Seán Ó Riada
|Seán Ó Riada|
|Birth name||John Reidy|
|Born||1 August 1931|
|Died||3 October 1971
Seán Ó Riada (1 August 1931 – 3 October 1971), was a composer and perhaps the single most influential figure in the revival of Irish traditional music during the 1960s. He became a household figure in Ireland through his participation in Ceoltóirí Chualann, compositions, writings and broadcasts on the topic.
Born John Reidy in Cork City, he was educated at St Finbarr's College, Farranferris. He then transferred to St Munchin's College in Limerick where he completed his Leaving Certificate in 1948. He played the violin, piano and organ and studied the Greek and Latin classics at University College Cork, studying with Aloys Fleischman and graduating in 1952. While at College, Ó Riada was the auditor of the UCC Philosophical Society. In the same year he became assistant director for Radio Éireann. He married Ruth Coughlan in 1953. During the evening he played piano with dance bands. In 1955 Ó Riada moved to France and continued his work in radio, returning to Ireland in 1957. During the late fifties he composed a number of orchestral and piano pieces in the style of serialism, including "Nomos," which received a mixed critical reception.
Ó Riada also composed and directed classical music for theatre and film, combining traditional Irish tunes and "sean-nós" (old style) songs with the classical orchestral tradition, similar to noted nationalist composers such as Dvořák (Czeck), Bartók (Hungarian) and Ralph Vaughan Williams (English). In 1957, he became musical director of the Abbey Theater in Dublin. In 1958 an Irish radio station in Cork commissioned a short work. In 1959 he scored a documentary film by George Morrison called Mise Éire (I am Ireland). It is about the founding of the Republic of Ireland. It has repeatedly been used in other documentaries and is available on CD, together with other film music – "Saoirse" (1960) and An Tine Bheo (The Living Fire). The recording is conducted by Ó Riada himself. These works Mise Éire brought him national acclaim and allowed him to start a series of programmes on Irish radio called Our Musical Heritage. Ó Riada told people that one should listen to sean-nós song either as a child would listen or as if they were songs from India.
Between 1961 and 1969 Ó Riada was leader of a group called Ceoltóirí Chualann. Although they played in concert halls dressed in black suits with white shirts and black bow ties, they played traditional songs and tunes. An ordinary céilidh band or show-band would have musicians who competed with each other to grab the attention of the audience. Ceoltóirí Chualann played sparse lucid arrangements. Ó Riada sat in the middle at front playing bodhrán, a hand-held frame-drum. This was an instrument that had almost died out, being played only by small boys in street parades. Ceilí bands generally had jazz-band drum-kits. Ó Riada also wanted to use the clarsach or wire-strung harp in the band, but as these were as yet unavailable, he played the harpsichord instead – the nearest sound to a clarsach. The harpsichord he used on a regular basis was made by Cathal Gannon. Unknown to Ó Riada, Irish folk music was being played ensemble-style in London pubs, but for most people of Ireland this was the first time they heard these tunes played by a band. The membership of Ceoltóirí Chualann overlapped with membership of The Chieftains, so it is surprising that the six albums they recorded are not better known. They recorded the soundtrack of the film "Playboy of the Western World" (original play by John Millington Synge) in 1963. Their last public performance was in 1969, and issued as the album "Ó Riada Sa Gaiety".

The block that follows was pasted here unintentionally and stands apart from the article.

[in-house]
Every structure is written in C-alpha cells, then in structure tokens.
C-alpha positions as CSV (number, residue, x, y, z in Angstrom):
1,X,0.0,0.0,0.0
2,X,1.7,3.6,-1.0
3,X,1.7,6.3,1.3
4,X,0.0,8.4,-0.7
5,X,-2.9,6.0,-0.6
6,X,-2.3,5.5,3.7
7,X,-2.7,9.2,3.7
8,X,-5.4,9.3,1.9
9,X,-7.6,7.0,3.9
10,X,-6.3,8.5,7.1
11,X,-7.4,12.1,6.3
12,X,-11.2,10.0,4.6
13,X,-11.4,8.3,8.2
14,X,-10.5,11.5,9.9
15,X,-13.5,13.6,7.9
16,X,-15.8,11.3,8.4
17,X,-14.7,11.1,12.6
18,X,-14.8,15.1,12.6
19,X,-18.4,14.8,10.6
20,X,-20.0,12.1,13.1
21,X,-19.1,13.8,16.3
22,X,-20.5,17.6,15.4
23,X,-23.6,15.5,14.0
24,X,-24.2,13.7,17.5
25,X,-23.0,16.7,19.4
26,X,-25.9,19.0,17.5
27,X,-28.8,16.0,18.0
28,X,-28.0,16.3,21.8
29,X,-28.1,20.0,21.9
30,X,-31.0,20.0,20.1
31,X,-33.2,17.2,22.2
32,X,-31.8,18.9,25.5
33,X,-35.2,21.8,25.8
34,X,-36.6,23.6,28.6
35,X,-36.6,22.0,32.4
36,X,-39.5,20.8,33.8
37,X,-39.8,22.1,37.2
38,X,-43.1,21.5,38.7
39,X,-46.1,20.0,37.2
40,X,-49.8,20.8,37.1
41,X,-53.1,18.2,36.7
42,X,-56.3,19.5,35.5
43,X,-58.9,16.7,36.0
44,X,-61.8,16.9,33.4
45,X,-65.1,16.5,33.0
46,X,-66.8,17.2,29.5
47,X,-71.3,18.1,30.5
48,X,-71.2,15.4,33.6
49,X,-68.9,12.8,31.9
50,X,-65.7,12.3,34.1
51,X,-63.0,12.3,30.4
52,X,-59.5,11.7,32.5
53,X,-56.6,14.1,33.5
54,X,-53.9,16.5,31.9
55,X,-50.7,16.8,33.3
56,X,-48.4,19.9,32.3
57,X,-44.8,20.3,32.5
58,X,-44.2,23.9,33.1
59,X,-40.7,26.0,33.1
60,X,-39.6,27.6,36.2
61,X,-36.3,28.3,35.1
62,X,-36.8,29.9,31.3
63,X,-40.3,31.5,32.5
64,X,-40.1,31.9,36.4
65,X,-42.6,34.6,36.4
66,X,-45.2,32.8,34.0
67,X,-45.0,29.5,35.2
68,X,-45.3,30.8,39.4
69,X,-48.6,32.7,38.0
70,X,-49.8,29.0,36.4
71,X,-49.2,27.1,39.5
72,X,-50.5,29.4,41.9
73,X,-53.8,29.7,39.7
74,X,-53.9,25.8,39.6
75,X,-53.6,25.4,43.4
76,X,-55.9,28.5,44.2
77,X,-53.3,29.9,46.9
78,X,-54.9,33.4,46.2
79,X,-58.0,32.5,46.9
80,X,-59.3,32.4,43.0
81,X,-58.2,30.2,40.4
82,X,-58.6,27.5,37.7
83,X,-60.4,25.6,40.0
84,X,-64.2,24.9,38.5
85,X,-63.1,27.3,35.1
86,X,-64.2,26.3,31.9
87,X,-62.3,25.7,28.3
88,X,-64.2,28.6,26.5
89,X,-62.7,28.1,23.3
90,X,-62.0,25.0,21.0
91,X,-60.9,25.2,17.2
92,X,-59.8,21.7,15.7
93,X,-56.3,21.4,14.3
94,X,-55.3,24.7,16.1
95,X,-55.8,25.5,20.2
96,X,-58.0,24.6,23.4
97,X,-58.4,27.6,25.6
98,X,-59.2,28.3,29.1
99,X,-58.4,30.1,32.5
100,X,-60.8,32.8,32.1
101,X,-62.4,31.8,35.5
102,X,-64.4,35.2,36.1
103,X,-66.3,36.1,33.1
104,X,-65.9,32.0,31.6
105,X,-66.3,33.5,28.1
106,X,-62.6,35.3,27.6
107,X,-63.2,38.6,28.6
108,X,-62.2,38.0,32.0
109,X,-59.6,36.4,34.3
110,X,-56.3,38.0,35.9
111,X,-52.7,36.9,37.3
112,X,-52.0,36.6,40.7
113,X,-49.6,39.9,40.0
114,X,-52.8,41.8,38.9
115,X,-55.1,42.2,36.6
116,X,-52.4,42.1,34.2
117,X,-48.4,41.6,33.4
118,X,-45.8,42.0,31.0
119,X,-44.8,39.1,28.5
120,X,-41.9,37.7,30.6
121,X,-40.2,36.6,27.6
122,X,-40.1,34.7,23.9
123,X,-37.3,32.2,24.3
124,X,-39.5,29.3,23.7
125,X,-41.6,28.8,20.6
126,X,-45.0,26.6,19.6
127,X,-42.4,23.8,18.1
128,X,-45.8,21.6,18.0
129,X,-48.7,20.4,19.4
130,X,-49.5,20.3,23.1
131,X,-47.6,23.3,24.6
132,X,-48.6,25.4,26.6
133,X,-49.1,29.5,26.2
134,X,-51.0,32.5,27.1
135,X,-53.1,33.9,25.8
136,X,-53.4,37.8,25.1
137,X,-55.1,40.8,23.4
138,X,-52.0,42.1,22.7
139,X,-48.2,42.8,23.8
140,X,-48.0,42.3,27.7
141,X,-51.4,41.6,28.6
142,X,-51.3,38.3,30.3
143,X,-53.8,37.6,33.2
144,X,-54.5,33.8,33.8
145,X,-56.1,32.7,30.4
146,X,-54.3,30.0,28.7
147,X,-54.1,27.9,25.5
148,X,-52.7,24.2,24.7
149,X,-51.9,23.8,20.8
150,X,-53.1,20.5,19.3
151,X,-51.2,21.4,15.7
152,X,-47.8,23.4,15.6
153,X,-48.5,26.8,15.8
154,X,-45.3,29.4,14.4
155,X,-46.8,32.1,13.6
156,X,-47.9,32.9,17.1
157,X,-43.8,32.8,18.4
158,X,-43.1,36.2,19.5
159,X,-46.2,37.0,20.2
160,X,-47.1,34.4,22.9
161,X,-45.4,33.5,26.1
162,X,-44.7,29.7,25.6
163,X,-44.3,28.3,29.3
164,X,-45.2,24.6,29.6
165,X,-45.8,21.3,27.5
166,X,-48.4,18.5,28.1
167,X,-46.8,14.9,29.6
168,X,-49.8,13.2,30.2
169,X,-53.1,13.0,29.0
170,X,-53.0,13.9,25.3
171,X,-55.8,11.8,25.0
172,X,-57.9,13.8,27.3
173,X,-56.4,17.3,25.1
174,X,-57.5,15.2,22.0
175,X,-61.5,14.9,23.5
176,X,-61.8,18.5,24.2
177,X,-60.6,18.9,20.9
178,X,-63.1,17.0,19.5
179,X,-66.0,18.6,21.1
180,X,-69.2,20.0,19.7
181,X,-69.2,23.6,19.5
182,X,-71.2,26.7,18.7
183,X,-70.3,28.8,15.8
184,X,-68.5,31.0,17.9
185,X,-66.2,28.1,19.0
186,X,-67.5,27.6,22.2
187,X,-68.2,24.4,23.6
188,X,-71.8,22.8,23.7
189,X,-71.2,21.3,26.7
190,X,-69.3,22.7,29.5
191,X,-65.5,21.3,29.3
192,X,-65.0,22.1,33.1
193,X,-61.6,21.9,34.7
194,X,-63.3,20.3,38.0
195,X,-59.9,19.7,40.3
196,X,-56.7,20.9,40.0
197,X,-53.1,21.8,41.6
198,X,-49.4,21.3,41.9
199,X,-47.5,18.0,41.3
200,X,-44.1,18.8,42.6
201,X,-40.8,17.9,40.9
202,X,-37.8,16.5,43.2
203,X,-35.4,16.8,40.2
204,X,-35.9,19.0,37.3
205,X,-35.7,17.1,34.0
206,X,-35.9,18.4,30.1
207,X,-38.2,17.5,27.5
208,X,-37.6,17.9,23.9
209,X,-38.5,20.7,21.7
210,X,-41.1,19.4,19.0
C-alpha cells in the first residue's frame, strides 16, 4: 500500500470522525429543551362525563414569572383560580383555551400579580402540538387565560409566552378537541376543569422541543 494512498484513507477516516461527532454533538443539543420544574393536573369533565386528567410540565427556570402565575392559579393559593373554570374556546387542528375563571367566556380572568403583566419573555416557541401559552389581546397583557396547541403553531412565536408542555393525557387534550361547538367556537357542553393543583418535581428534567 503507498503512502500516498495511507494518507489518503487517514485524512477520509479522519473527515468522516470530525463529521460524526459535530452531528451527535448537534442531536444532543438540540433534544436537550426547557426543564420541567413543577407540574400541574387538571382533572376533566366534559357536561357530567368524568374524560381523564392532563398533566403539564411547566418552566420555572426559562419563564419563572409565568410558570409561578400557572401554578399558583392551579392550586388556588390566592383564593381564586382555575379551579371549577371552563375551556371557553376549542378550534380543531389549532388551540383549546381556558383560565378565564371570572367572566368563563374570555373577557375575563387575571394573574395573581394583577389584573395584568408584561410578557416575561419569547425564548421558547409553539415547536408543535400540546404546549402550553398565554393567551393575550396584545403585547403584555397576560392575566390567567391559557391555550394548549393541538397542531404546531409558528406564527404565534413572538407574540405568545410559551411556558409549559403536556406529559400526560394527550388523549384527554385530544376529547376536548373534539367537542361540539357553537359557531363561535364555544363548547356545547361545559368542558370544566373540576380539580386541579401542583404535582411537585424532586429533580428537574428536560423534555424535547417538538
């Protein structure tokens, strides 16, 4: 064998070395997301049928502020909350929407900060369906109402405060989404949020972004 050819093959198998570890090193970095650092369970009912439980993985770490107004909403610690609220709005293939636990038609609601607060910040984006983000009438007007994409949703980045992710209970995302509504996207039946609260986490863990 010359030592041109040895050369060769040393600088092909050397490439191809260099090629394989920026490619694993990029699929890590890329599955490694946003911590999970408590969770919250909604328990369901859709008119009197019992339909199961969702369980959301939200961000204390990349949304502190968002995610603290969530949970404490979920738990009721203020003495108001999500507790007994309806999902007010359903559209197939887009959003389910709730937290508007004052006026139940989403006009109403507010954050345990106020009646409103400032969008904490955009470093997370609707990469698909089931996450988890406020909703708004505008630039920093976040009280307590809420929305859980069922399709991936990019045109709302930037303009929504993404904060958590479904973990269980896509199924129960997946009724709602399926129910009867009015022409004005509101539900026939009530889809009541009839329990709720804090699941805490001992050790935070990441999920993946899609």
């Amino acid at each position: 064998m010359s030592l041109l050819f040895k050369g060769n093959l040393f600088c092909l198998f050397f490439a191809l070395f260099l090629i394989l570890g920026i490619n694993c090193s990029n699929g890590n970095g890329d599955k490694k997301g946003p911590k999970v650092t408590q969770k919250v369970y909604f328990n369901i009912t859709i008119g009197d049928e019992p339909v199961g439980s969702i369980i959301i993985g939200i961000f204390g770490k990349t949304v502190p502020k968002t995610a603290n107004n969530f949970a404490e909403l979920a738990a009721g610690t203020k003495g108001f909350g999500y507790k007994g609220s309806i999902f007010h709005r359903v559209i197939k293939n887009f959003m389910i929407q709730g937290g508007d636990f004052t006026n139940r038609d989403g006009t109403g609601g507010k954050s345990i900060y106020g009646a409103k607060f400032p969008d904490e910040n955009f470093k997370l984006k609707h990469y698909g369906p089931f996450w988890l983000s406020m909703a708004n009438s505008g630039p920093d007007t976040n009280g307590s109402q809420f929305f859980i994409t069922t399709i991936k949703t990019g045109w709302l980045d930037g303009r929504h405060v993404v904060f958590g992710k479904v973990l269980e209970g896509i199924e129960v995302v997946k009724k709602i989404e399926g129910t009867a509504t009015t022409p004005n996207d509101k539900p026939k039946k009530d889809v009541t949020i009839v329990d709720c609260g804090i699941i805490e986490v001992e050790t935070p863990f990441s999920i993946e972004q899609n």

In 1964 Ó Riada moved to Cúil Aodha in West Cork, an Irish-speaking area. He established Cór Chúil Aodha, a male voice choir. He turned toward church choral music, including "Aifreann 2" (premiered posthumously in 1979). Other works include "Five Greek Epigrams" and "Holdlerin Songs." In 1996 Kate Bush recorded the Peadar Ó Doirnín lyric "Mná na hÉireann," set to music by Sean Ó Riada and Ceoltóirí Chualann, for the compilation album "Common Ground." "Mná na hÉireann," as performed by the Chieftains, is used as a romantic overture throughout the Stanley Kubrick movie Barry Lyndon and is the basis of The Christians' 1989 single "Words". Ó Riada did a setting of the poetry of Thomas Kinsella, who returned the favour by praising Ó Riada in verse. He became involved in Irish politics and was a friend of several influential leaders. Ó Riada and Ruth both drank regularly at a local pub which still advertises itself as his being his local. He suffered cirrhosis of the liver. He was flown to King's College Hospital, London for treatment and died there. He is buried in St Gobnait's graveyard, Baile Bhuirne, County Cork. Willie Clancy played at his funeral.
Commemorating Ó Riada
In 2008, a life-sized statue was erected in the grounds of Sépéil Naomh Gobnait, Cúil Aodha.
In 2011, A festival, Féile na Laoch, was organised in his honour by his son, Peadar, between 30 September and 3 October in the honour of heroes (laochra) from the seven 'Muses': Storytelling, Sport, Singing, Poetry, Music, Dancing and Acting centring around Ó Riada.
- Kinsella, Thomas & Ó Cannain, Tomas. Our Musical Heritage, Dolmen Press, 1982 ISBN 0-85105-389-0
- Ó Canainn, Tomás. Seán Ó Riada: His Life and Work, Collins Press, 2003.
- Gannon, Charles: Cathal Gannon – The Life and Times of a Dublin Craftsman (Lilliput Press)
- na Laoch website